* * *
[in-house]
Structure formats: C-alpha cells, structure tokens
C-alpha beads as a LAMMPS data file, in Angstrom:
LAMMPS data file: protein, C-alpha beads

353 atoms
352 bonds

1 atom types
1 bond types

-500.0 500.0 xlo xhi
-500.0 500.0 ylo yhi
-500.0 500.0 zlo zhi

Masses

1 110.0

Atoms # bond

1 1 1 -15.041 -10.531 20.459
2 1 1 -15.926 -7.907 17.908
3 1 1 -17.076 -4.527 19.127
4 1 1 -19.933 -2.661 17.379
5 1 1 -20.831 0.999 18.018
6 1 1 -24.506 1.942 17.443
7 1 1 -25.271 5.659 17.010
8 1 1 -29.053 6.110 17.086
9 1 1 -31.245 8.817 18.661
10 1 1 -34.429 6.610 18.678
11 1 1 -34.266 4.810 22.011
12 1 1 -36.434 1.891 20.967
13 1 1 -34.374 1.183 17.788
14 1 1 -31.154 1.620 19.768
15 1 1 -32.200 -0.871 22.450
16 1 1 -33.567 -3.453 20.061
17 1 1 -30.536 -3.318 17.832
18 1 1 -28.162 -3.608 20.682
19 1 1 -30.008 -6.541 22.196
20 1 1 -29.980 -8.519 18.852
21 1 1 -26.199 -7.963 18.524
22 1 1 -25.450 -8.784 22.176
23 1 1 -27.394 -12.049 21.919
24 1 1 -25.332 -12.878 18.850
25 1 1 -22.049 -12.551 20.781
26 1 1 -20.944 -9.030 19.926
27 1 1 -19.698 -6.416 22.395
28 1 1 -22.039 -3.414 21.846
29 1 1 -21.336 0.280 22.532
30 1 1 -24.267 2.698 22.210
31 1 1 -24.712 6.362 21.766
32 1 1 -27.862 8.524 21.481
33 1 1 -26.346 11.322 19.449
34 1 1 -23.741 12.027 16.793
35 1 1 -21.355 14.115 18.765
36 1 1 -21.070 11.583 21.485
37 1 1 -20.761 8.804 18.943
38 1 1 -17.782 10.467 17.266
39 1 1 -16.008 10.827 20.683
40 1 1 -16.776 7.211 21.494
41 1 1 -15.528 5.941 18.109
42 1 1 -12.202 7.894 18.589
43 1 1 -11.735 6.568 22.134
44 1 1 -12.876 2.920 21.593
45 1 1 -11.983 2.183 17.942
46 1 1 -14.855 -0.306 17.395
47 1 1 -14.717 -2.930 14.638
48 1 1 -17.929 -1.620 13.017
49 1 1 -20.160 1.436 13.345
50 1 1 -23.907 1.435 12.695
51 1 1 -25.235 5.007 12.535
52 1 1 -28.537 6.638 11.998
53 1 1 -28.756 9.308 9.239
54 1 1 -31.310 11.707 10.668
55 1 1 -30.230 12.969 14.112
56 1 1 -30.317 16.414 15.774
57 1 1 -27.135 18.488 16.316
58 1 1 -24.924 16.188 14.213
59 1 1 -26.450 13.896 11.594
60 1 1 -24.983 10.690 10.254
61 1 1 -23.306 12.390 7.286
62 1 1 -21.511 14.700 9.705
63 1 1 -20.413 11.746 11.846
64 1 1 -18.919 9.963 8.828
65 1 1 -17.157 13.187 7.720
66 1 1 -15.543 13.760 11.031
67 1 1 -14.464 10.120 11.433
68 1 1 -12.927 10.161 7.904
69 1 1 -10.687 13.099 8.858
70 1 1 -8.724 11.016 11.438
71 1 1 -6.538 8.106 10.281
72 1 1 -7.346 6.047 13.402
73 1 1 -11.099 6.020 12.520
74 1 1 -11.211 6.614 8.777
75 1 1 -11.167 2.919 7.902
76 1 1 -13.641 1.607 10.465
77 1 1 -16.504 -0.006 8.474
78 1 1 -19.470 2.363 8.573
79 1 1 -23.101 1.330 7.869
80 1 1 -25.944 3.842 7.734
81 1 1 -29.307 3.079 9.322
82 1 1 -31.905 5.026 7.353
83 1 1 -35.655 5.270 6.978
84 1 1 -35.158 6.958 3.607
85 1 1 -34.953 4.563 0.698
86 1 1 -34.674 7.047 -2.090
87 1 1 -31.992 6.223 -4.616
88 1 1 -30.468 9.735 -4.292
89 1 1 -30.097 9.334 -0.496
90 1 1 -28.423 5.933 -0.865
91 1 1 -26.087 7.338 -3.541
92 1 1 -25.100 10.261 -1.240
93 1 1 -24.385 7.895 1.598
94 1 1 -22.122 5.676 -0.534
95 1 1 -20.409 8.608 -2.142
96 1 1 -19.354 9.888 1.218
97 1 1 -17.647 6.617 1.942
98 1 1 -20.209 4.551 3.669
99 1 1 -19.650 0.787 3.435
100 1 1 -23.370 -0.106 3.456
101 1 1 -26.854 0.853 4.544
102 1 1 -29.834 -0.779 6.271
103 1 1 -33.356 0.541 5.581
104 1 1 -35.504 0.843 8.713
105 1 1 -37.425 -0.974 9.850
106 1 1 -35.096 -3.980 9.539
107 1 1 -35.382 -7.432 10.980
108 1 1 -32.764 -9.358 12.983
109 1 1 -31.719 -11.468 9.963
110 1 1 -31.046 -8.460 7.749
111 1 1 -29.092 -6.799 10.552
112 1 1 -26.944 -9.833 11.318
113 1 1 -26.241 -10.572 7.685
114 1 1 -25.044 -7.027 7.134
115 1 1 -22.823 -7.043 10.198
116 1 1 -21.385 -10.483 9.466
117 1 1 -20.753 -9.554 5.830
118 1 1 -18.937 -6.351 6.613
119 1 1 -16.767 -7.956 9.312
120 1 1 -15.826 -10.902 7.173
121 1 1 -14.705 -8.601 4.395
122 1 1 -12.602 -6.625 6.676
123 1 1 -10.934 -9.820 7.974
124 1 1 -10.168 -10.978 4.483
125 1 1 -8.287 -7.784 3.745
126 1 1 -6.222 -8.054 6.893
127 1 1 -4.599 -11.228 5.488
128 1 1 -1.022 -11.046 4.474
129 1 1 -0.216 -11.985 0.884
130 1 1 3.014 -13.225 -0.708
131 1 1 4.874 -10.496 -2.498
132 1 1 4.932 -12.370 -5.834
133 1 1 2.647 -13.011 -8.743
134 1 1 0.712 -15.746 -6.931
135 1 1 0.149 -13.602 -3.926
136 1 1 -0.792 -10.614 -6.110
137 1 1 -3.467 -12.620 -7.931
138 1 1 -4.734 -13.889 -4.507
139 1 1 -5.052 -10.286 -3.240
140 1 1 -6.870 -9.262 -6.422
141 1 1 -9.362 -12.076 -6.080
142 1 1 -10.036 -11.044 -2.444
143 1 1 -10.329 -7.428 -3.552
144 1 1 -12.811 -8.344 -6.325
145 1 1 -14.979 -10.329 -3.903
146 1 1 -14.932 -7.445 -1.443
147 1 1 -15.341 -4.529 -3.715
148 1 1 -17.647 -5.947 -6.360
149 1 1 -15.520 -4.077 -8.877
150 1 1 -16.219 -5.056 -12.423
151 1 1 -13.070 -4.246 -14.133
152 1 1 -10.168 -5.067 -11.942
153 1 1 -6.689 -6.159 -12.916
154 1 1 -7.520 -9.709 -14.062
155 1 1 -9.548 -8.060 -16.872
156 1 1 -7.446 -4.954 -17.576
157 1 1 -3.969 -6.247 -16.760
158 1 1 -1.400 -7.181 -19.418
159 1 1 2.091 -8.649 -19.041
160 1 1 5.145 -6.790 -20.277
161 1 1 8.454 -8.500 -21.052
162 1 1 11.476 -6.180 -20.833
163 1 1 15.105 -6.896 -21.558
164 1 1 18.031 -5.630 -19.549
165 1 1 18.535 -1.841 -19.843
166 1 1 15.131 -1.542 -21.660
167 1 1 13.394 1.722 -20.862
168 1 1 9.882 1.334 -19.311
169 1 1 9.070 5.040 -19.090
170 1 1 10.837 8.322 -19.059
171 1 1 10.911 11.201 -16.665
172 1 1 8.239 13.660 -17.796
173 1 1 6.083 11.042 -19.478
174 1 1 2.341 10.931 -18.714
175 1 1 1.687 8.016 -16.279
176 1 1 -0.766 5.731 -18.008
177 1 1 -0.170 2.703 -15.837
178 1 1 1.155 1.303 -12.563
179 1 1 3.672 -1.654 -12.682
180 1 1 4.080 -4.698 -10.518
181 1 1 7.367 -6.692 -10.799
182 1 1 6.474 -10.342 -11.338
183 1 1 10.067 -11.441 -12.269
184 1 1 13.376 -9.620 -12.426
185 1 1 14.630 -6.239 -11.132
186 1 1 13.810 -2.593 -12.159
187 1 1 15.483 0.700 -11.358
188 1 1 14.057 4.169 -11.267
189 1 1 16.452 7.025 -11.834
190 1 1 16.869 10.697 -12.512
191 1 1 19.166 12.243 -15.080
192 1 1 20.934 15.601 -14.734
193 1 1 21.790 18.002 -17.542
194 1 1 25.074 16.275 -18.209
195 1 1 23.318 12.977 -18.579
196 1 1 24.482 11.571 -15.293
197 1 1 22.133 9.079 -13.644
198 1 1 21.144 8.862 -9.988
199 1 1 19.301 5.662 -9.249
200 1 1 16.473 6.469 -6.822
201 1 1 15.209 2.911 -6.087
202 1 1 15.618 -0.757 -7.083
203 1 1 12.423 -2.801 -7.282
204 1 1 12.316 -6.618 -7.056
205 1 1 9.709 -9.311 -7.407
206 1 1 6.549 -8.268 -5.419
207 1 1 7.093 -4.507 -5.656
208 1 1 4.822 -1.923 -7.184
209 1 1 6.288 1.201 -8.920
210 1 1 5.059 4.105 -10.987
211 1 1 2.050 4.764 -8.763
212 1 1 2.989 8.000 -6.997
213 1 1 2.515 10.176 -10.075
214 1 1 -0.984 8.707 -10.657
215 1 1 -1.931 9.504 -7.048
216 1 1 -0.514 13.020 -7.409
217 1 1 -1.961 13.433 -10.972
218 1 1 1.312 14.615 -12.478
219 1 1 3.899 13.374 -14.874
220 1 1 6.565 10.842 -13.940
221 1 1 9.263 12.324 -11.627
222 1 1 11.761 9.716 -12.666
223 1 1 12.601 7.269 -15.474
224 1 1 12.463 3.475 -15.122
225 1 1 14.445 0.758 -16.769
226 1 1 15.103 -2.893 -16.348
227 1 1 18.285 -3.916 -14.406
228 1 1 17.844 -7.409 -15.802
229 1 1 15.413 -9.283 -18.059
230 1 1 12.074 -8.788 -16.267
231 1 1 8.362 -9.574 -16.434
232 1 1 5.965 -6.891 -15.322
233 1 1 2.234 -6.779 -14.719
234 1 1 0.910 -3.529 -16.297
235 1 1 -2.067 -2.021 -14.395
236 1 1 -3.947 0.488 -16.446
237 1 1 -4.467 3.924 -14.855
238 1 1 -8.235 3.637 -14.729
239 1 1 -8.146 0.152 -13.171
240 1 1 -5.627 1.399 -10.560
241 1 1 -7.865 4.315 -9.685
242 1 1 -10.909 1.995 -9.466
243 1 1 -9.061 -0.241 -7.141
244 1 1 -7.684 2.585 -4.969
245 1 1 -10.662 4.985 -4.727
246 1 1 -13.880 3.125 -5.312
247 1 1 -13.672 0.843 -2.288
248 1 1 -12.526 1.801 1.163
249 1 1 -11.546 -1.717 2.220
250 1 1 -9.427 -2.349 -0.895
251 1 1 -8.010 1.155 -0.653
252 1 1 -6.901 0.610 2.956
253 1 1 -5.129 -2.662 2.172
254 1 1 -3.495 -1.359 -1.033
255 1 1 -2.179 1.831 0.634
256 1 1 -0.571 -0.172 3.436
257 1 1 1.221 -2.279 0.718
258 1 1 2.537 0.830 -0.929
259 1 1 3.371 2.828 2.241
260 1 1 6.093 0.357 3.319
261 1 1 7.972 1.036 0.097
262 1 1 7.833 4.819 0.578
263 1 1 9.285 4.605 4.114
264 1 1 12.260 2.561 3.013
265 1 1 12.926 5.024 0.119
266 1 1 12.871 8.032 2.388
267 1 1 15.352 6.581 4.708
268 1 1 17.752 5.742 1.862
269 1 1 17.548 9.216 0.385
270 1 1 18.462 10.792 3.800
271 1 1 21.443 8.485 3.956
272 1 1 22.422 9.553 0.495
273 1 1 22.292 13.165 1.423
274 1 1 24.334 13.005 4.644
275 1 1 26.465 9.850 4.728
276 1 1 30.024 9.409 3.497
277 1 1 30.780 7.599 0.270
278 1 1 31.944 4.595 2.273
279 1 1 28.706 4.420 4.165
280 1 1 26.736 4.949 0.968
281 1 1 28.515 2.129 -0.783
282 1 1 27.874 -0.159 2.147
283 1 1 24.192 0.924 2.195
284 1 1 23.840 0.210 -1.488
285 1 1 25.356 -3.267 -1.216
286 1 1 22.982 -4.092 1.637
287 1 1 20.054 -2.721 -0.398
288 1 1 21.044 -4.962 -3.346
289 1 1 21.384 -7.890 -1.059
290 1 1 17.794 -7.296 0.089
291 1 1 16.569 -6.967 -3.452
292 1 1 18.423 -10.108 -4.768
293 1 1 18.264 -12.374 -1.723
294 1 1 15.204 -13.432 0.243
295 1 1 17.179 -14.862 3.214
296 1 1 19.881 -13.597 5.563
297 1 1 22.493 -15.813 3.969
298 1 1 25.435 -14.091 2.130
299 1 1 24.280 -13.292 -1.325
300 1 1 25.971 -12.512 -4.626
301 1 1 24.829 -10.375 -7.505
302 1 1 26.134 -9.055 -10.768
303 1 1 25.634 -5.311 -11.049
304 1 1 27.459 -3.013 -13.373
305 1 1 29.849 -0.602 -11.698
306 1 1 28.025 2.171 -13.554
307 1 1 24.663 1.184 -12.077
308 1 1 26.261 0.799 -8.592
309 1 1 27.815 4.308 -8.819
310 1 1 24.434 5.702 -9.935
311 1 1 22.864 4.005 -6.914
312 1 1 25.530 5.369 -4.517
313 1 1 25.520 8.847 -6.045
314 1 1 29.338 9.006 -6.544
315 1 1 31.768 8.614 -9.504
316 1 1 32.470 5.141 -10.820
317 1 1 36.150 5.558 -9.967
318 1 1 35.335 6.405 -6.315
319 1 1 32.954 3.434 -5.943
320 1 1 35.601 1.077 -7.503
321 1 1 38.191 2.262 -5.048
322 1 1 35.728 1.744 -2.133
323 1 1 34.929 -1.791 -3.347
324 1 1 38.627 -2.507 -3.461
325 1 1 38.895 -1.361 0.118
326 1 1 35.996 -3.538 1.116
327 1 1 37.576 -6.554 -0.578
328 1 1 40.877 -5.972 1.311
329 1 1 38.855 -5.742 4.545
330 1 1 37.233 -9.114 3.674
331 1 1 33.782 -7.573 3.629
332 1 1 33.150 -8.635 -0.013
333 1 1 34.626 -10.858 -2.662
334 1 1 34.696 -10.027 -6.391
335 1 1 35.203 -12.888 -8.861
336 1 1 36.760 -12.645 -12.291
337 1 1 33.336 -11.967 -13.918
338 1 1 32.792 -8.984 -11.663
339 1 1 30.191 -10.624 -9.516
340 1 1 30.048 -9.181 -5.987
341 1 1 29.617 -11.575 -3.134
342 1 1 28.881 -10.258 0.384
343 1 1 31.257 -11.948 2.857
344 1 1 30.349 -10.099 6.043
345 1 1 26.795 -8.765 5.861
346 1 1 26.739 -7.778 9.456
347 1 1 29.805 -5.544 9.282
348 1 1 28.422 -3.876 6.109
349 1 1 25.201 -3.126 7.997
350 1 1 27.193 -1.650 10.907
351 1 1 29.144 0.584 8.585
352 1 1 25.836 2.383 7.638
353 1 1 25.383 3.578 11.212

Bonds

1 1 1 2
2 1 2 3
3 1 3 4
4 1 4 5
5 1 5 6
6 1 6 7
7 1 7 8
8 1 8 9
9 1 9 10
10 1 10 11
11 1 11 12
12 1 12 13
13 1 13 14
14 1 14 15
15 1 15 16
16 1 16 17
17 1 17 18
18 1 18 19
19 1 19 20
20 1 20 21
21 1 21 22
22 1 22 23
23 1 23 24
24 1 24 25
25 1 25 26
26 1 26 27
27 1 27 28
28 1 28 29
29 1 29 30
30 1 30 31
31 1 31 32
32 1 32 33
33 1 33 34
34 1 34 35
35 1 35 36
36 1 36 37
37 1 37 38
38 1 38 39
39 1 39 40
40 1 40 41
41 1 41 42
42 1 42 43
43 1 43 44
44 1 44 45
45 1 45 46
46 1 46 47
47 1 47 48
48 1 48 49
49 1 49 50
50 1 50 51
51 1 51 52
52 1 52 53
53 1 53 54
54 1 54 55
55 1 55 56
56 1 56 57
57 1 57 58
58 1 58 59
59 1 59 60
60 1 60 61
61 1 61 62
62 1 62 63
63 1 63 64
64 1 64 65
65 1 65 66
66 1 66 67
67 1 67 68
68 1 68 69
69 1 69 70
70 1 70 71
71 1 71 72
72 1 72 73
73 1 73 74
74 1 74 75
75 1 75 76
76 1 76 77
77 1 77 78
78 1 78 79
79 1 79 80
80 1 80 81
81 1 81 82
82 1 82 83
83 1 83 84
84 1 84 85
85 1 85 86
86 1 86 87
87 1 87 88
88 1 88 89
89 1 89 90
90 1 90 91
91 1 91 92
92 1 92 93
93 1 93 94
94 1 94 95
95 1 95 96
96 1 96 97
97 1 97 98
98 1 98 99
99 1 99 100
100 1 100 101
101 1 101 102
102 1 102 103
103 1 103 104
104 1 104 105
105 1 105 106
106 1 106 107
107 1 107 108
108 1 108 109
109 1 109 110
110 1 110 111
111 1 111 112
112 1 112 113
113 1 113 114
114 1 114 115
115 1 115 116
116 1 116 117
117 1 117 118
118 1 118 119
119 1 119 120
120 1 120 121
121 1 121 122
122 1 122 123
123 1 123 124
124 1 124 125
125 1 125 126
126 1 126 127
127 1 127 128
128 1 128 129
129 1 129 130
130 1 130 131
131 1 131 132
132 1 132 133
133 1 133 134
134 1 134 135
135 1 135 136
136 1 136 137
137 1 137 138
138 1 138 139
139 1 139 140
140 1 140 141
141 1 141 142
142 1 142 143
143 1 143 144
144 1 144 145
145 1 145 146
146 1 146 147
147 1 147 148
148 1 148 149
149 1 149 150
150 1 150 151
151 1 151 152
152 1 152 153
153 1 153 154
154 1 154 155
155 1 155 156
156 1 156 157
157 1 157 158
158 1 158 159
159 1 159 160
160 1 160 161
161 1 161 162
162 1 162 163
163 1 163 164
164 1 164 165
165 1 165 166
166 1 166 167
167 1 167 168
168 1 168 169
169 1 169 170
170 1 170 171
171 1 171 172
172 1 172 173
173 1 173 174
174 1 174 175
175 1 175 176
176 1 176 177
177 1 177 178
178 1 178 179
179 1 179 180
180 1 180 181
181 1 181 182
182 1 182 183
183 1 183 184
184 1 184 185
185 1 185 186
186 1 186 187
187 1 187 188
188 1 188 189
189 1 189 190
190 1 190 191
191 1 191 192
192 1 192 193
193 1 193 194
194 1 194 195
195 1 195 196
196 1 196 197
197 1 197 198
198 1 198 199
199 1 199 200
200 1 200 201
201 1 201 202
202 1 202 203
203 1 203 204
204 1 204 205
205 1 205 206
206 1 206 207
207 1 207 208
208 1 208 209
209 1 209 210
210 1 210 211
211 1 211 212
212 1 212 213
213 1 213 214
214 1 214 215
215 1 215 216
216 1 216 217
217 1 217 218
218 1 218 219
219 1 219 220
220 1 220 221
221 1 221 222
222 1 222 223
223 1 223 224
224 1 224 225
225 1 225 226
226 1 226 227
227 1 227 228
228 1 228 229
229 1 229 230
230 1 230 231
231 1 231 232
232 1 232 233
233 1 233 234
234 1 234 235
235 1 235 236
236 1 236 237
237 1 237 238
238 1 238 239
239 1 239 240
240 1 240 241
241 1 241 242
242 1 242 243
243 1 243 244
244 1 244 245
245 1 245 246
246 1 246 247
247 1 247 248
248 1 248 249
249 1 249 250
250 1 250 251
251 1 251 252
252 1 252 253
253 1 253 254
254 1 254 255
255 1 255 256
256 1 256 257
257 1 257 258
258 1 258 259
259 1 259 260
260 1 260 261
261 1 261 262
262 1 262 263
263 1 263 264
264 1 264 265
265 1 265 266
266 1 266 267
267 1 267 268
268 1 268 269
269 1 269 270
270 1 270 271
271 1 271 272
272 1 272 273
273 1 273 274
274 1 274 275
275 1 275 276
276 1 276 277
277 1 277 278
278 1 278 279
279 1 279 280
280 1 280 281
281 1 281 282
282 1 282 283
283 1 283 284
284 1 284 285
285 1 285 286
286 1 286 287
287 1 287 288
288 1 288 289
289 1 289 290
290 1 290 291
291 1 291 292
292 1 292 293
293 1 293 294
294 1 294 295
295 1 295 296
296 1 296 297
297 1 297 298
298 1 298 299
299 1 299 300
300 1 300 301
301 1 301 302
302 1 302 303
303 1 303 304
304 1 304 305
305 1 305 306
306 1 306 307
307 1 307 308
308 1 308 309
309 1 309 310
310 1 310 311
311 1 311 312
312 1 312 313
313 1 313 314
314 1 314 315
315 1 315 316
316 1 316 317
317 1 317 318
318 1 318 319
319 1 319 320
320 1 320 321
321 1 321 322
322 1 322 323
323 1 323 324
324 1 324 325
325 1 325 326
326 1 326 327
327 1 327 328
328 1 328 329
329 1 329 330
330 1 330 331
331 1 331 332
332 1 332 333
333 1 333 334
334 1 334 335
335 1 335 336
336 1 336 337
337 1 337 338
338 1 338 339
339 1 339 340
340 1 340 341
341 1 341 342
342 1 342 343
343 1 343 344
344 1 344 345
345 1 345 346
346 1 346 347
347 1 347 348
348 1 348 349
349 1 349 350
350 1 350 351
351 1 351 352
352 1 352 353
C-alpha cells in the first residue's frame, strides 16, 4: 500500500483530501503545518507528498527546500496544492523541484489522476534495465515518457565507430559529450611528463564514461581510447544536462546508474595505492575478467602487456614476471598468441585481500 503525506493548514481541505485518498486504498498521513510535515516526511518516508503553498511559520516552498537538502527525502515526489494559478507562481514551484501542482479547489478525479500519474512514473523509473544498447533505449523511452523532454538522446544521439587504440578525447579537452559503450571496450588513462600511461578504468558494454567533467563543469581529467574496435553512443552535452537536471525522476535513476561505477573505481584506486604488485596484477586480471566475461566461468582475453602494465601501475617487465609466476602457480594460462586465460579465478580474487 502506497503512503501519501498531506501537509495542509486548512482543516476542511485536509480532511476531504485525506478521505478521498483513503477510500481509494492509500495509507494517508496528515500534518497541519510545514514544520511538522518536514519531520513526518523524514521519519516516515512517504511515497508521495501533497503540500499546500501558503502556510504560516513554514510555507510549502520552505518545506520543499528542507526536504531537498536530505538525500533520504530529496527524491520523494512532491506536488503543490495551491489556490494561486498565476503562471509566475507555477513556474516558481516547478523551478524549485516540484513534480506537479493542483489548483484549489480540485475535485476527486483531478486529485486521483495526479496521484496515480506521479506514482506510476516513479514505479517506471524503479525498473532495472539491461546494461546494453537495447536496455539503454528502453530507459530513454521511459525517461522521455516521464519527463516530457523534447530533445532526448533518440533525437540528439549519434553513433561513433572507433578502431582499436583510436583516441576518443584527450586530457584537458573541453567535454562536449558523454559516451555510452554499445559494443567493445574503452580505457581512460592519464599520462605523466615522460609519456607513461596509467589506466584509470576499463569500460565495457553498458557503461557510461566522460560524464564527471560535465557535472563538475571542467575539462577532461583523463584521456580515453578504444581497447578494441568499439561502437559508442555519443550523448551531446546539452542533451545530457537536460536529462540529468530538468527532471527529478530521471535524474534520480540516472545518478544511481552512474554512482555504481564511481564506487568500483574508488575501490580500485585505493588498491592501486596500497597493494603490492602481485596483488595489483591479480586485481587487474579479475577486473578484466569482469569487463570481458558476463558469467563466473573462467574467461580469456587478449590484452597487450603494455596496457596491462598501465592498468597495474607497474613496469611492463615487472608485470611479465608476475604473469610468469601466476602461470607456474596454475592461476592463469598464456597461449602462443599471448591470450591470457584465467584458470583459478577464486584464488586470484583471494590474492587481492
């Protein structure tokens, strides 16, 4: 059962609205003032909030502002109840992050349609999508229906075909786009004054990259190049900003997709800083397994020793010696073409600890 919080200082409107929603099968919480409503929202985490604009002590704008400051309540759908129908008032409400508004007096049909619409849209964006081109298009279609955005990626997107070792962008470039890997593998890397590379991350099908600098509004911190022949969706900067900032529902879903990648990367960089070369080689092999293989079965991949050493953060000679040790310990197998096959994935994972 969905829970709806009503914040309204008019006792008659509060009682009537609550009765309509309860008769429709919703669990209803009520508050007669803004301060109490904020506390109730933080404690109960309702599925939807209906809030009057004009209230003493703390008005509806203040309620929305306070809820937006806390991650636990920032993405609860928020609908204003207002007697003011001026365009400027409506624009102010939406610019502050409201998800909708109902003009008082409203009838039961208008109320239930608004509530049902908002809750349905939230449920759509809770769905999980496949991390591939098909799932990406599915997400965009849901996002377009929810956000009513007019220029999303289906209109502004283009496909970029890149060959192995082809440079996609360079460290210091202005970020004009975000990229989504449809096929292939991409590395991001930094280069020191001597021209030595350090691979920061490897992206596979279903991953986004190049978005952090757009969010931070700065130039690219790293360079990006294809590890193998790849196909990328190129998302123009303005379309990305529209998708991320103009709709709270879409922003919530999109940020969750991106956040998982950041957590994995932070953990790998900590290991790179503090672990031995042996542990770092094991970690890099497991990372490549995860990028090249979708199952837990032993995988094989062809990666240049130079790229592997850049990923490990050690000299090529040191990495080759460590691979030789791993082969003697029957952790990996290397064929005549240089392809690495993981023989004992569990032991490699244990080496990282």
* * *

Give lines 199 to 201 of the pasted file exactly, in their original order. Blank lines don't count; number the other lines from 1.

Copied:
185 1 1 14.630 -6.239 -11.132
186 1 1 13.810 -2.593 -12.159
187 1 1 15.483 0.700 -11.358